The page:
Emma doesn't have a lot of hair. She's lived with alopecia on and off for 21 years, since her mom's passing at age 10. The stress of this event triggered her first bald spot. She shares, "I've also battled with ongoing anxiety and depression throughout my adult life, which have been triggers in my own hair loss - as is the case for many."
Emma now runs a blog called Lady Alopecia, from which she provides resources for other people dealing with this little recognized autoimmune disorder. Because unfortunately, Emma is far from alone in her experience of stress-triggered hair loss: "my hair loss itself (alopecia) is triggered by a range of things (genetics, diet, environment) but stress and hormone imbalance are often cited as the biggest reason. These things trigger an immune response to whatever internal or external stress you're under - whether it's chronic anxiety that you're internalising, difficulty sleeping or a sudden external stress, like a break-up, job loss or bereavement. Particularly in the wake of COVID, more and more people are discovering hair loss - due to the social anxiety that's hard to escape."
Blogs like Emma's are important both for relaying information, and for normalizing and de-stigmatizing the experience of anxiety and stress triggered hair loss. Because if you ask Dr. Nikola Djordjevic, medical advisor at HealthCareers, not enough people talk about the physical effects on hair that anxiety can have. "Anxiety takes a toll both on our physical and mental health. People suffering from anxiety can have headaches, nausea, rashes, and trembling, just to name a few. But nobody talks about hair loss."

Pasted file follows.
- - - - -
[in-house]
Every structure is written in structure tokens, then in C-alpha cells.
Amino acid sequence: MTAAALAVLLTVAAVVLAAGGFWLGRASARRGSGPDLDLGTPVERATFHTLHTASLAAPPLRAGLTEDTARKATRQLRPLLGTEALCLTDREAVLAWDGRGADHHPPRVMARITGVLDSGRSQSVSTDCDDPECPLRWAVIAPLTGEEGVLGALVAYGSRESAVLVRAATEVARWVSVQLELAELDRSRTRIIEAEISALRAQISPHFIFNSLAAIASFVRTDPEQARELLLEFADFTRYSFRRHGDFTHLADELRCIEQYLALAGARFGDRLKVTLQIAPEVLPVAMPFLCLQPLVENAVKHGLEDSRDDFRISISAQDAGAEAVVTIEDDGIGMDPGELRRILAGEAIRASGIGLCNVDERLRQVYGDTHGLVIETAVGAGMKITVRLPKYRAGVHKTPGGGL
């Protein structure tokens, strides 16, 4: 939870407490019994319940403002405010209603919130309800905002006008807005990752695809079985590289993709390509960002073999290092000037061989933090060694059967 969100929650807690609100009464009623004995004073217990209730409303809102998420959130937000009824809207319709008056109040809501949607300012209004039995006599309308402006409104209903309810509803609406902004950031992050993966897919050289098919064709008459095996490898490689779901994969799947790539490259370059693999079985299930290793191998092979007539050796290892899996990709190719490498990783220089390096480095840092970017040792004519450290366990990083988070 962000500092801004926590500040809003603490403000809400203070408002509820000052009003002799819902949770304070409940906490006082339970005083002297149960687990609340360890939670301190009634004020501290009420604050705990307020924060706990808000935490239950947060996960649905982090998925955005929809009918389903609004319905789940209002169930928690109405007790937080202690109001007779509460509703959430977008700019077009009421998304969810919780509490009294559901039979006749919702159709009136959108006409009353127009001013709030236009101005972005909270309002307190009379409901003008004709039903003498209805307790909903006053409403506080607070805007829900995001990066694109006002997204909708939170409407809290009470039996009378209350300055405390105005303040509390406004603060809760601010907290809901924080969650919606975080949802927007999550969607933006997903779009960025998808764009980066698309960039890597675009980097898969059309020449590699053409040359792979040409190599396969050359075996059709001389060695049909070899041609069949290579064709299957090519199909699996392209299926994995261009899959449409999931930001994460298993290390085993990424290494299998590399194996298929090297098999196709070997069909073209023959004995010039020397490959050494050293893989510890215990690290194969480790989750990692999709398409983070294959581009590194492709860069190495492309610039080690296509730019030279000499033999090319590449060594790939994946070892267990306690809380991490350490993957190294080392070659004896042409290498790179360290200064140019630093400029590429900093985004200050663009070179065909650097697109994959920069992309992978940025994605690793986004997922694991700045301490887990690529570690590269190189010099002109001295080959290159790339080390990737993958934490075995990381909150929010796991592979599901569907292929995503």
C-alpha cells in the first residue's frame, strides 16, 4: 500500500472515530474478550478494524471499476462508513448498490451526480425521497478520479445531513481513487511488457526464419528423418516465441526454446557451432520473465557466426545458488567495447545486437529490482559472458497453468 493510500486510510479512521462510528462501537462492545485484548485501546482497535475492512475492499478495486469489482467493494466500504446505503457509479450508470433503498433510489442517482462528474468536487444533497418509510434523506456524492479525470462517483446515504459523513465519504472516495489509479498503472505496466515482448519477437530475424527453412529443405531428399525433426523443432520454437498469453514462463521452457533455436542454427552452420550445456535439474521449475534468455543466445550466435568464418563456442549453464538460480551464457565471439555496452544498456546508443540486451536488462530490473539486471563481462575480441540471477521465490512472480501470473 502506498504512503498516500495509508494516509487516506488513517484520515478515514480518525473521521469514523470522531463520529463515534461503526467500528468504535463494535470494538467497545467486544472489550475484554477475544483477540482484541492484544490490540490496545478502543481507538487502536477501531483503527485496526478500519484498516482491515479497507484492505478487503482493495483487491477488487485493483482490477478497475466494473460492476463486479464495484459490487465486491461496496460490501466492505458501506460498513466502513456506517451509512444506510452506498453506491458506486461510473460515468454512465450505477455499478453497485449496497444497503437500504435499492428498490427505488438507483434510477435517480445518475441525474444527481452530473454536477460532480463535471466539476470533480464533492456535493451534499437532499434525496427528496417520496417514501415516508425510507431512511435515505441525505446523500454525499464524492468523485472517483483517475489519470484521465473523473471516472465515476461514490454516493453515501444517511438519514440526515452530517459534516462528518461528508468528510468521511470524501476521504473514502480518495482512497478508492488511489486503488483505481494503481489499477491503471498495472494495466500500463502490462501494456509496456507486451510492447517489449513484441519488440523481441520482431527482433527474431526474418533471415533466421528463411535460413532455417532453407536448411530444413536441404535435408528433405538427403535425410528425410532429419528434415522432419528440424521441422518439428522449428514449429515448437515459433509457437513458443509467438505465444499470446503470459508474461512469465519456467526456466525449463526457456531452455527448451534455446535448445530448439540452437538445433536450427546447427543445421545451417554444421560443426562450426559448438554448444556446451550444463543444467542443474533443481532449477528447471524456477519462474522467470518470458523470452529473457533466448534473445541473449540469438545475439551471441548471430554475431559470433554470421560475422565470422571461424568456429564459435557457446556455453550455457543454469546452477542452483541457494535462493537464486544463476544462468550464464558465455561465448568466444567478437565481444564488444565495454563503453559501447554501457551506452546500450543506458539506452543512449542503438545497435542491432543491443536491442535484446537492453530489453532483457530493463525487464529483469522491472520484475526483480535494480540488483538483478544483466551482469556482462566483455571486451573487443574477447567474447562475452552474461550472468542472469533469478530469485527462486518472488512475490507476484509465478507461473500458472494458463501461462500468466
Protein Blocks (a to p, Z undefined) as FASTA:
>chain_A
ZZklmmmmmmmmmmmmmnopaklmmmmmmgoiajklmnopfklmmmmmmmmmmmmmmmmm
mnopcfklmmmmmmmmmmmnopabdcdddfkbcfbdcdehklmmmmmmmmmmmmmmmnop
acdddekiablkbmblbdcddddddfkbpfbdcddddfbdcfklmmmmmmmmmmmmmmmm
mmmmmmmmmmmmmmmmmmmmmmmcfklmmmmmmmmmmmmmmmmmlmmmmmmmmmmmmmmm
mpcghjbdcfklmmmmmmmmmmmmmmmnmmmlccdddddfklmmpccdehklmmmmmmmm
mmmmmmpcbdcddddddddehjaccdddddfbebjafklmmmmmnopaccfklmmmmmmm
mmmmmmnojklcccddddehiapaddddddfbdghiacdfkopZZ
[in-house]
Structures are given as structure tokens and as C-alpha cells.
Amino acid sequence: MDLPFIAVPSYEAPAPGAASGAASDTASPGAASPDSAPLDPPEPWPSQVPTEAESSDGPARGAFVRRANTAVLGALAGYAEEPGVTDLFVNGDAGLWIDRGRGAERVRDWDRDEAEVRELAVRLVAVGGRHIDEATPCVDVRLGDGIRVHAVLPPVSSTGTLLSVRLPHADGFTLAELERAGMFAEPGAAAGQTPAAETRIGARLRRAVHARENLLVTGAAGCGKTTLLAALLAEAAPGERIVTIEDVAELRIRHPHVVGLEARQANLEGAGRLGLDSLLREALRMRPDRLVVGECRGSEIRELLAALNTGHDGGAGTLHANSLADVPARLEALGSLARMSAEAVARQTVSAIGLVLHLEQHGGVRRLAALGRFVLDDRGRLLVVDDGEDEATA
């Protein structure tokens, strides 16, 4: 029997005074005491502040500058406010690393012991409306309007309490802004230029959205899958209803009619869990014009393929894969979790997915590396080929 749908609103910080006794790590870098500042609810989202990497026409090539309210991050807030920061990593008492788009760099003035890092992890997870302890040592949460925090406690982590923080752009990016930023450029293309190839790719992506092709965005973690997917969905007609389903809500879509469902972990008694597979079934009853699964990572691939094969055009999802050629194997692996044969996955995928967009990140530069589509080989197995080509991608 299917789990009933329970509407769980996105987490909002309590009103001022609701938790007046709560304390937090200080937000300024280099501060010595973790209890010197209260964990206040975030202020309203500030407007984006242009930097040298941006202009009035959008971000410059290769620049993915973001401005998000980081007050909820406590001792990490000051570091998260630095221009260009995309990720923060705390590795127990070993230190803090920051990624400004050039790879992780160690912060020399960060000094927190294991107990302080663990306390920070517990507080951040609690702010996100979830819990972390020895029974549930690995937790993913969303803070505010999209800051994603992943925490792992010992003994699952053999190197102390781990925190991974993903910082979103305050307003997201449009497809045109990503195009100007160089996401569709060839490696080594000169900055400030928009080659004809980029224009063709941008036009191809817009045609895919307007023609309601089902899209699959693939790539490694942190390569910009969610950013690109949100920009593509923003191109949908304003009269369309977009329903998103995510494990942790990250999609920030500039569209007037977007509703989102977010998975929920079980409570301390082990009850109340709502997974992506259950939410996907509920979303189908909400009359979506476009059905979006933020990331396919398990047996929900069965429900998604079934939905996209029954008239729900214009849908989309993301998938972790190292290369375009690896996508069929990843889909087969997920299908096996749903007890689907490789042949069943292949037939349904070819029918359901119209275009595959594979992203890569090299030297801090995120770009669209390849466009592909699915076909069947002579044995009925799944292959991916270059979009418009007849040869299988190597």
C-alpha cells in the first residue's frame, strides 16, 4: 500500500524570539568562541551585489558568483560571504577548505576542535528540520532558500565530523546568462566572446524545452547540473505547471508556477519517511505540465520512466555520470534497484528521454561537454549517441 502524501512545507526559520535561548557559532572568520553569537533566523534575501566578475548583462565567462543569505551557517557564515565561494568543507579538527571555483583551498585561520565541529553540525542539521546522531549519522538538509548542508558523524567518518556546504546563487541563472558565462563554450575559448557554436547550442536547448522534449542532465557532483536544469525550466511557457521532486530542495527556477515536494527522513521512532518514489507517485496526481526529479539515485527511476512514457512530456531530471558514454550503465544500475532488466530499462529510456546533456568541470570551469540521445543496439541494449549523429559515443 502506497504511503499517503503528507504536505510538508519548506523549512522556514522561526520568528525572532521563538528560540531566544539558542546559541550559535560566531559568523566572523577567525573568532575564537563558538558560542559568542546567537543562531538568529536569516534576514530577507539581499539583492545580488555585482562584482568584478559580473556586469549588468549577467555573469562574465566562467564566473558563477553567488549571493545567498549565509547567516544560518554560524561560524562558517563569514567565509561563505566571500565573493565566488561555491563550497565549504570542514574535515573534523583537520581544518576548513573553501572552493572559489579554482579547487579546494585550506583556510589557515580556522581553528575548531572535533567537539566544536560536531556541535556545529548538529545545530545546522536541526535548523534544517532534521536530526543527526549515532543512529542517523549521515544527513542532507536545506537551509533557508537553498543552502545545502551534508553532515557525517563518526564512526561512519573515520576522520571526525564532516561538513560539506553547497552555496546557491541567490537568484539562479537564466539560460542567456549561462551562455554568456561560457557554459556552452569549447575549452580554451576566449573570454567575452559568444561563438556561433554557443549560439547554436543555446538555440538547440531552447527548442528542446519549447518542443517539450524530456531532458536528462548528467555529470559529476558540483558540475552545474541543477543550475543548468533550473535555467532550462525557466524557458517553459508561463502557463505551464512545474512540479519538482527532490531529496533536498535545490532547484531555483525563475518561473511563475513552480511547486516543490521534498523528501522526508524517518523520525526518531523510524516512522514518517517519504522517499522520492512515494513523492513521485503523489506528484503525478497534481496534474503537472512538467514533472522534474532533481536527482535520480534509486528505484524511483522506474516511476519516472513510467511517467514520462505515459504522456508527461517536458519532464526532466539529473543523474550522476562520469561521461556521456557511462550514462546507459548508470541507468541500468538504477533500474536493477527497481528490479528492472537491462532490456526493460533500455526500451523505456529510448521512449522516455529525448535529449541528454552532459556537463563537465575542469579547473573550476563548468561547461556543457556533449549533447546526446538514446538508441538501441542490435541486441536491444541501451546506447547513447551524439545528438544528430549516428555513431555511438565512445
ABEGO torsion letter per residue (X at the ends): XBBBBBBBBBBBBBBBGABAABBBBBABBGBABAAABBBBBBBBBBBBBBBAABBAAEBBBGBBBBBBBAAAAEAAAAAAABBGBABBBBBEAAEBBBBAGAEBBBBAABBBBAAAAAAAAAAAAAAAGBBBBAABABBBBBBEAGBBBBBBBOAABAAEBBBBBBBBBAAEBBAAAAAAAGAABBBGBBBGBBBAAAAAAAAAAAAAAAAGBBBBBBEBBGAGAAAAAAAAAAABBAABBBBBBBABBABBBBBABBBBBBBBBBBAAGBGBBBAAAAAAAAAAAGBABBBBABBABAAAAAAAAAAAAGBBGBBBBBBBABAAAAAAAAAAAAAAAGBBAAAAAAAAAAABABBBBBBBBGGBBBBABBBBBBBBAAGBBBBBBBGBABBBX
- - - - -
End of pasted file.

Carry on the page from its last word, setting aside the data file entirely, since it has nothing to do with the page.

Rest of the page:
Dr. Djordjevic says that anxiety doesn't only affect the development of conditions like alopecia. "Anxiety-induced stress can cause hair loss by reducing the nutrients crucial for hair growth. When we're under stress, our body's muscles get tense, and there's an increase in hormones processed in the body. Since our body struggles to combat these issues, supplies of essential nutrients needed for hair growth diminish."
Anxiety is correlated with the loss of multiple essential nutrients, such as vitamin C, B vitamins, zinc, and iron. While we can't know for sure if the loss of these nutrients triggers increased anxiety or if the anxiety itself causes them to diminish, clinical literature has documented that these nutrients are necessary for successful hair growth.
Zinc's relationship with anxiety and hair loss/growth is especially interesting. According to evolutionary psychiatrist Emily Deans, "Zinc deficiency can lead to symptoms of depression, ADHD, difficulties with learning and memory, seizures, aggression, and violence... zinc is a cog in the machine in pretty much every signal and second messenger system you might have learned about in molecular biology classes. " Basically, running low in zinc could lead to your brain going a bit funky (or your brain being funky could lead to a loss of zinc -- it's a chicken or the egg situation).